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Harris says 'hard work' ahead to get infrastructure package through Congress

Harris says 'hard work' ahead to get infrastructure package through Congress
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Vice President Harris on Monday acknowledged the tough road ahead for President BidenJoe BidenCaitlyn Jenner on Hannity touts Trump: 'He was a disruptor' Argentina launches 'Green Mondays' campaign to cut greenhouse gases On The Money: Federal judge vacates CDC's eviction moratorium | Biden says he's open to compromise on corporate tax rate | Treasury unsure of how long it can stave off default without debt limit hike MORE's $2.3 trillion infrastructure package, but said the administration is committed to getting the proposal through Congress.

The sweeping infrastructure package includes funding for roads and bridges, broadband and clean drinking water.

“The president and I are determined to get this done and like you, like Americans everywhere, we are not afraid of the hard work it will take,” Harris said during a speech at Guilford Technical Community College in Greensboro, N.C.

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The proposal introduced last month faces an uphill battle in securing support from congressional Republicans, due in large part to Biden's goal of raising the corporate tax rate to pay for the eventual legislation.

Biden is slated to meet with a bipartisan group of lawmakers on Monday to discuss his infrastructure package.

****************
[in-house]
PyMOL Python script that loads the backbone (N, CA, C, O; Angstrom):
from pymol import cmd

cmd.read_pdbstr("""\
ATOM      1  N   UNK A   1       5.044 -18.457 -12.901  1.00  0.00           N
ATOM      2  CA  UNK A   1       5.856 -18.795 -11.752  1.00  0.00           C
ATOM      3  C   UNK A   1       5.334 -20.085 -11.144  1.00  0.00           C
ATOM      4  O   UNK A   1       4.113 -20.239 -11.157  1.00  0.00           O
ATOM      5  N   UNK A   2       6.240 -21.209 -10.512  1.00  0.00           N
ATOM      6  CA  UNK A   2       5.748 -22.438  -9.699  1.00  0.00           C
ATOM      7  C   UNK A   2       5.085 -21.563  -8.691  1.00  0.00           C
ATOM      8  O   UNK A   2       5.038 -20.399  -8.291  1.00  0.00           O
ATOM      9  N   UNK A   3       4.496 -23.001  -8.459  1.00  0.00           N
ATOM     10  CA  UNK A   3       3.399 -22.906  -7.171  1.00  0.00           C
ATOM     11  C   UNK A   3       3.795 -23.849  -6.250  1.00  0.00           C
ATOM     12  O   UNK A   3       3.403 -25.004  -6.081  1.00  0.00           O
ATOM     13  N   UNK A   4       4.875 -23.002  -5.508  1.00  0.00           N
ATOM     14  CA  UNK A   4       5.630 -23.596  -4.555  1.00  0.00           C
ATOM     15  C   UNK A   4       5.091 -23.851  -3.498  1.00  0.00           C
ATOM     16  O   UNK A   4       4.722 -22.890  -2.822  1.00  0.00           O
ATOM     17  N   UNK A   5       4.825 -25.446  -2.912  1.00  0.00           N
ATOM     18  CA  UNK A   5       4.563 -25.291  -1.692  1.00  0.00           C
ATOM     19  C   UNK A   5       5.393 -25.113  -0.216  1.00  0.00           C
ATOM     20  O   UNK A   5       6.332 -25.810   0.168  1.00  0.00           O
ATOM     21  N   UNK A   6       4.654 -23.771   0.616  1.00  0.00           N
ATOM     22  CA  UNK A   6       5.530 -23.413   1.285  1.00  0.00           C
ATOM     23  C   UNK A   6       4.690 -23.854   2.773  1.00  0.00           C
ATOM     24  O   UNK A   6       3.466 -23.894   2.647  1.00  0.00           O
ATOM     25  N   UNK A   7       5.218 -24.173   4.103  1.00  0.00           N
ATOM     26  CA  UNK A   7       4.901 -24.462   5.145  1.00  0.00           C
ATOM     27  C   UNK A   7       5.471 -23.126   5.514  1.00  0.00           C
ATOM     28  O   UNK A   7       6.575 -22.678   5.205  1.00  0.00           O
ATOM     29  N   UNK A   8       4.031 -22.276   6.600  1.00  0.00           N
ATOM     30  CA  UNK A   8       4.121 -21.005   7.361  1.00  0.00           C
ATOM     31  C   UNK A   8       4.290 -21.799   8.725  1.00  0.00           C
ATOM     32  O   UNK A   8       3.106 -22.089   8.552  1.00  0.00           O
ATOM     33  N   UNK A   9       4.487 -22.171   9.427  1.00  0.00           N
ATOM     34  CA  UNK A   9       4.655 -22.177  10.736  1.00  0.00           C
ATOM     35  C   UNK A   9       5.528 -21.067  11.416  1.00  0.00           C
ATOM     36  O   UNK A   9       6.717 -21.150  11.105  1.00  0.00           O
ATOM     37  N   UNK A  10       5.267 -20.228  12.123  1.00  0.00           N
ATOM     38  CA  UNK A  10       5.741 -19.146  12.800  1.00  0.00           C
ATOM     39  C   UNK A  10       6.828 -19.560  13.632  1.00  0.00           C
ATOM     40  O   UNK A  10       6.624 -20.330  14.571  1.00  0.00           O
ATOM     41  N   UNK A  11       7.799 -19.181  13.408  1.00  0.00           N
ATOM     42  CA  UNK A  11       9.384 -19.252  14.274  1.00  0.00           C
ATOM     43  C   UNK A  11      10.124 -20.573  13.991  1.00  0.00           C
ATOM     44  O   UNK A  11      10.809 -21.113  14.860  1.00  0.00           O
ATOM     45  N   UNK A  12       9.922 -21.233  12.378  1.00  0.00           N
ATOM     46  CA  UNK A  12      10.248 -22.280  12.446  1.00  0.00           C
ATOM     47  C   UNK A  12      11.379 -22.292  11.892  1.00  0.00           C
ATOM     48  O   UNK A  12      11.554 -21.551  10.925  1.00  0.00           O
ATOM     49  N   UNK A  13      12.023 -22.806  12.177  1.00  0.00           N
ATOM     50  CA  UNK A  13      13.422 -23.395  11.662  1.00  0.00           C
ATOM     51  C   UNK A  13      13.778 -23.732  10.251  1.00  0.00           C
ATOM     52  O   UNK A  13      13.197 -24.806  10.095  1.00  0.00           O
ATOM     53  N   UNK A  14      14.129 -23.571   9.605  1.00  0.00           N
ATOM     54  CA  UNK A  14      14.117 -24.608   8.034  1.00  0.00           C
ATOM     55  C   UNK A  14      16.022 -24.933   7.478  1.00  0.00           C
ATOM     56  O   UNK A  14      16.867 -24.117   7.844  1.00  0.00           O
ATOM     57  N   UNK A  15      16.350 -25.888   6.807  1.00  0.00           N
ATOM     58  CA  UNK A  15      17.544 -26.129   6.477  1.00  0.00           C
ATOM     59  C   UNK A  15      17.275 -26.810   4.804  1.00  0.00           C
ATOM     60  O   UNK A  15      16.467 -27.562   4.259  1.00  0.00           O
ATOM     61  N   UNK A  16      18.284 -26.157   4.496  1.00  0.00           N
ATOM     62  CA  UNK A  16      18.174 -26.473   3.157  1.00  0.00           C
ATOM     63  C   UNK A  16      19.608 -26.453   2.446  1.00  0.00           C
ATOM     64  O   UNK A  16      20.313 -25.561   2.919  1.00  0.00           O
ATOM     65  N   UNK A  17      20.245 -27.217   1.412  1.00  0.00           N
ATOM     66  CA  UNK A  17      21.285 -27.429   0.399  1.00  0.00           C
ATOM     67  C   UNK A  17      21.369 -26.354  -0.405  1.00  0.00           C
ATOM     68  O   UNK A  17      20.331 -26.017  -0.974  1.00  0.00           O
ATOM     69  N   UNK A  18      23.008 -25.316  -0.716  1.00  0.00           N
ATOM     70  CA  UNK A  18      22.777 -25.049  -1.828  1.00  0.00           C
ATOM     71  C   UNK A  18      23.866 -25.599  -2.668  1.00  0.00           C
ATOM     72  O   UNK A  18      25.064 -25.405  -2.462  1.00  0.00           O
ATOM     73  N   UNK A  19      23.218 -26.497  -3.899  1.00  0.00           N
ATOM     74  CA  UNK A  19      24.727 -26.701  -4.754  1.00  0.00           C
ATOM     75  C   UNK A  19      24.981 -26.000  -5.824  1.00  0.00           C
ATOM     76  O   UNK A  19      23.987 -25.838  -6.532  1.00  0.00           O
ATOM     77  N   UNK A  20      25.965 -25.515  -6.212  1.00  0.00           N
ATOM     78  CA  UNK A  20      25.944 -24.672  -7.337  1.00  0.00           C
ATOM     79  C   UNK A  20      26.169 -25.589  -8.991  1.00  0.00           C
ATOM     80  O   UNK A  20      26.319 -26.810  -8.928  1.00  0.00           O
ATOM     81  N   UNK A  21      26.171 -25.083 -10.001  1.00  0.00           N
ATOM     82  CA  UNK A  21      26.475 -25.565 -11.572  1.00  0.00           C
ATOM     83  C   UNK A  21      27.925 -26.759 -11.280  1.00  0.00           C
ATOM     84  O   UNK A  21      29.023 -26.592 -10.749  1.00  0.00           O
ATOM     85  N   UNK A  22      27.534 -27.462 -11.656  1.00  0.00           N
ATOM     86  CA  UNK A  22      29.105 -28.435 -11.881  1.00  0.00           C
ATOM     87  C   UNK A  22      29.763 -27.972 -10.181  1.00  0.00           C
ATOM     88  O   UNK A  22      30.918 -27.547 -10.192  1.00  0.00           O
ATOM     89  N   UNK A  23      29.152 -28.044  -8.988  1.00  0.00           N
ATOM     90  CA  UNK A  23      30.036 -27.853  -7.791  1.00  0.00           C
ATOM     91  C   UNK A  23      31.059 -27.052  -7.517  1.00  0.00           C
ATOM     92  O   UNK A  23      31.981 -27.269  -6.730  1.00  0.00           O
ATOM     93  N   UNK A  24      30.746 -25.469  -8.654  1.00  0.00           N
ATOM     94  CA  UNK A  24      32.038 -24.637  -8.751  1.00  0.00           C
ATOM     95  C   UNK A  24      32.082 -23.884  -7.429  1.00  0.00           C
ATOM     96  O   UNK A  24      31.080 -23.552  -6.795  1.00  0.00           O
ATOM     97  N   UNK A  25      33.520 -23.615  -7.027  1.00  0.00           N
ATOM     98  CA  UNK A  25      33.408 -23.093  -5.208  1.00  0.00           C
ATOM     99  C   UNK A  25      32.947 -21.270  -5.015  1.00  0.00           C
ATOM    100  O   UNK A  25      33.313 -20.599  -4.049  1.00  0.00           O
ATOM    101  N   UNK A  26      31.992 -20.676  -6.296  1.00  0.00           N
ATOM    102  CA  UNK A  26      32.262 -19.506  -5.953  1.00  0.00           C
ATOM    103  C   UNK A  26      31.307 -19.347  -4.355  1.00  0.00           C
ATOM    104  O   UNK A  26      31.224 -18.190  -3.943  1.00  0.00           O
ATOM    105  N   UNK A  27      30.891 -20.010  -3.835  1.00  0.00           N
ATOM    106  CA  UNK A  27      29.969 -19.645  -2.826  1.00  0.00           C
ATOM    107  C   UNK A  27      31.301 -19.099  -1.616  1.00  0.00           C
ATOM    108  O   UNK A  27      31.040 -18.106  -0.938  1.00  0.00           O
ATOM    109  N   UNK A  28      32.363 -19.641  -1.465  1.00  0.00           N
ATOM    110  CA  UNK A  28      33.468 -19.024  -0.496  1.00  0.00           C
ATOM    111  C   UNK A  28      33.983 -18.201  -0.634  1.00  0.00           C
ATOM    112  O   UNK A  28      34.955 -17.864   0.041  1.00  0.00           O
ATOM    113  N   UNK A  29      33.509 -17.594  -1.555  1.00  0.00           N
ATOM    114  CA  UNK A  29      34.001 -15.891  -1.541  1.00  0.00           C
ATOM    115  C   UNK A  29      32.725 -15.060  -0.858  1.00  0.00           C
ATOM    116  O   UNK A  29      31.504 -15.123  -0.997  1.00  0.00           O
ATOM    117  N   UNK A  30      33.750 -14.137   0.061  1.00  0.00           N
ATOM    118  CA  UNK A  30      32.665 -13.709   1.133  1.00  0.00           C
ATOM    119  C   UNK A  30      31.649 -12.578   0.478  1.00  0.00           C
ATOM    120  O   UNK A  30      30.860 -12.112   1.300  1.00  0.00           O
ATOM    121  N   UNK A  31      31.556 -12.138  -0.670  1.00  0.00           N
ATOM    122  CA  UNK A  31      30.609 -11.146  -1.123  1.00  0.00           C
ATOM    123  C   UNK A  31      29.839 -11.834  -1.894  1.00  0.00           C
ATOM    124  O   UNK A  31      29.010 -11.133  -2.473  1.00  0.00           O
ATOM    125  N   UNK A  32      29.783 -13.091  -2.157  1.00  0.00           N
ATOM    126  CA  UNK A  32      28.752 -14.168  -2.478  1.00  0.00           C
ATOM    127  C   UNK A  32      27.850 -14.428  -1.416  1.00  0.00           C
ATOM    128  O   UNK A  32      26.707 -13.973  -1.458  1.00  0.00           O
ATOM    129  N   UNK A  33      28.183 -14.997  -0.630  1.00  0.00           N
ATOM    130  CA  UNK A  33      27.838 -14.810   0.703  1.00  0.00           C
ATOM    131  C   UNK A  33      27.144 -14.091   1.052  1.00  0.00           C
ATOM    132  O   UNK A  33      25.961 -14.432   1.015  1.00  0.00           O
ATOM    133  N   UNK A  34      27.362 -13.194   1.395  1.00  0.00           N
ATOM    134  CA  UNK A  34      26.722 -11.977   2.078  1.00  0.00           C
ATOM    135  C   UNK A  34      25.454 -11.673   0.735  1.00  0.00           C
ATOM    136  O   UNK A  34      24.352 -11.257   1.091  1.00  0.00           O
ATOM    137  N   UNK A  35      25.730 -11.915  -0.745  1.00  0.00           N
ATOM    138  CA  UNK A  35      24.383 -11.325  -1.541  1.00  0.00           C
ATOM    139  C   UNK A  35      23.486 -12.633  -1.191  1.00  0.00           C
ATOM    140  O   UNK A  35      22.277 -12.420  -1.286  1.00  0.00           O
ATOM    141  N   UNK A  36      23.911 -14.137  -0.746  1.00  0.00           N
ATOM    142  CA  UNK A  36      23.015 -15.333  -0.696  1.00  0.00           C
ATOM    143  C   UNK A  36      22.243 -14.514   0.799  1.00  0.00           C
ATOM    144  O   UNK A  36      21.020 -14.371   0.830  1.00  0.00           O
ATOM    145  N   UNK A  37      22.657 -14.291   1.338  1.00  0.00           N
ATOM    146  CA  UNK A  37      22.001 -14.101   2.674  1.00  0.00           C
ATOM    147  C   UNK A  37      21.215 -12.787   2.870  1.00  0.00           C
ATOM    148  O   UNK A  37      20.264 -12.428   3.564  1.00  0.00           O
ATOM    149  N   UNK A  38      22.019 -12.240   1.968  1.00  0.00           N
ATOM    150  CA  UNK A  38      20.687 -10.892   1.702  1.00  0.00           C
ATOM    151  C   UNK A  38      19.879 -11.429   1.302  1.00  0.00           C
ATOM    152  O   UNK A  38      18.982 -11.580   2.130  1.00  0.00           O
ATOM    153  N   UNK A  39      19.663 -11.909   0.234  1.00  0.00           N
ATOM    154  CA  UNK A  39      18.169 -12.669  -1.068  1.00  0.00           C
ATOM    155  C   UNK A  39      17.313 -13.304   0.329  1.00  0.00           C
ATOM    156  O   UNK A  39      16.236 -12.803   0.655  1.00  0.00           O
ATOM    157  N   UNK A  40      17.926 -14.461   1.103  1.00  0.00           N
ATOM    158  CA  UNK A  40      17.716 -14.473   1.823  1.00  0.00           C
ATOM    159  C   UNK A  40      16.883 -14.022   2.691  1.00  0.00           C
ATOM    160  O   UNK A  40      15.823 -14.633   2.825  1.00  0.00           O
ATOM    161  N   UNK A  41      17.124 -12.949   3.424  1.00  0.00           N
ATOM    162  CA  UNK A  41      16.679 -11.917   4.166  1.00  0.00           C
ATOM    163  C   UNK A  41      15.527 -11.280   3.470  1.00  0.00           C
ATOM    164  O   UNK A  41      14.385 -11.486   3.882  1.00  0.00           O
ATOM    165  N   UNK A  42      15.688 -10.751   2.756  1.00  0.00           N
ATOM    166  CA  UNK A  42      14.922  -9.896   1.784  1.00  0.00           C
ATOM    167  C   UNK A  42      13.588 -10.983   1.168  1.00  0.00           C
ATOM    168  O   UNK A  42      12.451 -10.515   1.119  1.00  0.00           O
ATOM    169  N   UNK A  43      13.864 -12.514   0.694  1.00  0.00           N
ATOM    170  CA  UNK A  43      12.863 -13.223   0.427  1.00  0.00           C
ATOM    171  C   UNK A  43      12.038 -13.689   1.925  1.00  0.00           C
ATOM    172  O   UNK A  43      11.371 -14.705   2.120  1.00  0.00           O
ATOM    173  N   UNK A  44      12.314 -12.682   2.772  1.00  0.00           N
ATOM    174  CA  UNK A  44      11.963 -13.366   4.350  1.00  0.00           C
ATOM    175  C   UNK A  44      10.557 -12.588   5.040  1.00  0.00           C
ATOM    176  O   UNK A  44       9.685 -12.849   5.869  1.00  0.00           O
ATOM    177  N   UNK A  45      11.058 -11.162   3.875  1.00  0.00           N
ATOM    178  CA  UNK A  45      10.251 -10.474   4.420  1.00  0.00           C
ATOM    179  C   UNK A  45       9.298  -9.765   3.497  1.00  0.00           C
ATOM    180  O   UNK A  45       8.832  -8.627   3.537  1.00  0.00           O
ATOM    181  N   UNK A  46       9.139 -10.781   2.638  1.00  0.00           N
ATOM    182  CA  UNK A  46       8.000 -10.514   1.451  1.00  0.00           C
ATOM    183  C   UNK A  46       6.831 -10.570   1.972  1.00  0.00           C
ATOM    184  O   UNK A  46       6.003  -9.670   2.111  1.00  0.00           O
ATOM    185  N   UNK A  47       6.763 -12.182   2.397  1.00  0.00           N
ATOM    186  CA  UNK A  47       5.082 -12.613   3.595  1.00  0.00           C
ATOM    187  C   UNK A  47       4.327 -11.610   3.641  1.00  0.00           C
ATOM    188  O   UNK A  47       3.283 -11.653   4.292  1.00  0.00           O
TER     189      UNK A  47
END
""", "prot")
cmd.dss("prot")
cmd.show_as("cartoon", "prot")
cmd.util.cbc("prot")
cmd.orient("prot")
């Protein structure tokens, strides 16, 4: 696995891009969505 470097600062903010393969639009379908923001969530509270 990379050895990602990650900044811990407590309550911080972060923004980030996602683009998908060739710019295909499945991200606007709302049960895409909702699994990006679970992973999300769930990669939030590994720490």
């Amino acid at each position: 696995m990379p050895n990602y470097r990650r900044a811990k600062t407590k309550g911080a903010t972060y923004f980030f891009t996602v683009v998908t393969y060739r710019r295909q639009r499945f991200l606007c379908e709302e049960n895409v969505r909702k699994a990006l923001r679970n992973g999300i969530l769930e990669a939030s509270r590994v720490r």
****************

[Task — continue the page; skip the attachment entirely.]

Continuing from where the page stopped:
Harris said in Greensboro that the infrastructure plan will keep the U.S. competitive globally, build up local communities, and put more people back to work following the coronavirus recession.

“It will have a big impact on communities. It will have a big impact on people’s quality of life at home,” she said, mentioning that it will fund broadband expansion and replace lead pipe water service lines.

Harris was joined by Gov. Roy Cooper (D), Rep. Kathy Manning (D-N.C.), and Environmental Protection Agency Administrator Michael ReganMichael ReganOvernight Energy: EPA takes major step to battle climate change Carper asks EPA to require half of new cars to be zero-emissions by 2030 EPA proposes major rule to reduce certain greenhouse gases MORE. She is set to tour Thomas Built Buses, a manufacturer of electric school buses, in North Carolina before returning to Washington on Monday evening.

She said the majority of jobs that the proposal aims to create would require no more than six months of training after high school. Harris added that she wants to expand on higher education to include a variety of opportunities after high school, like training programs, apprenticeships and technical colleges.

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“There isn’t only one path to success,” she said, adding that women should also receive the same opportunities.

“Hard hats are actually unisex,” Harris quipped. 

Additionally, Harris stressed the importance of strong unions and that every worker should be able to organize or join a union.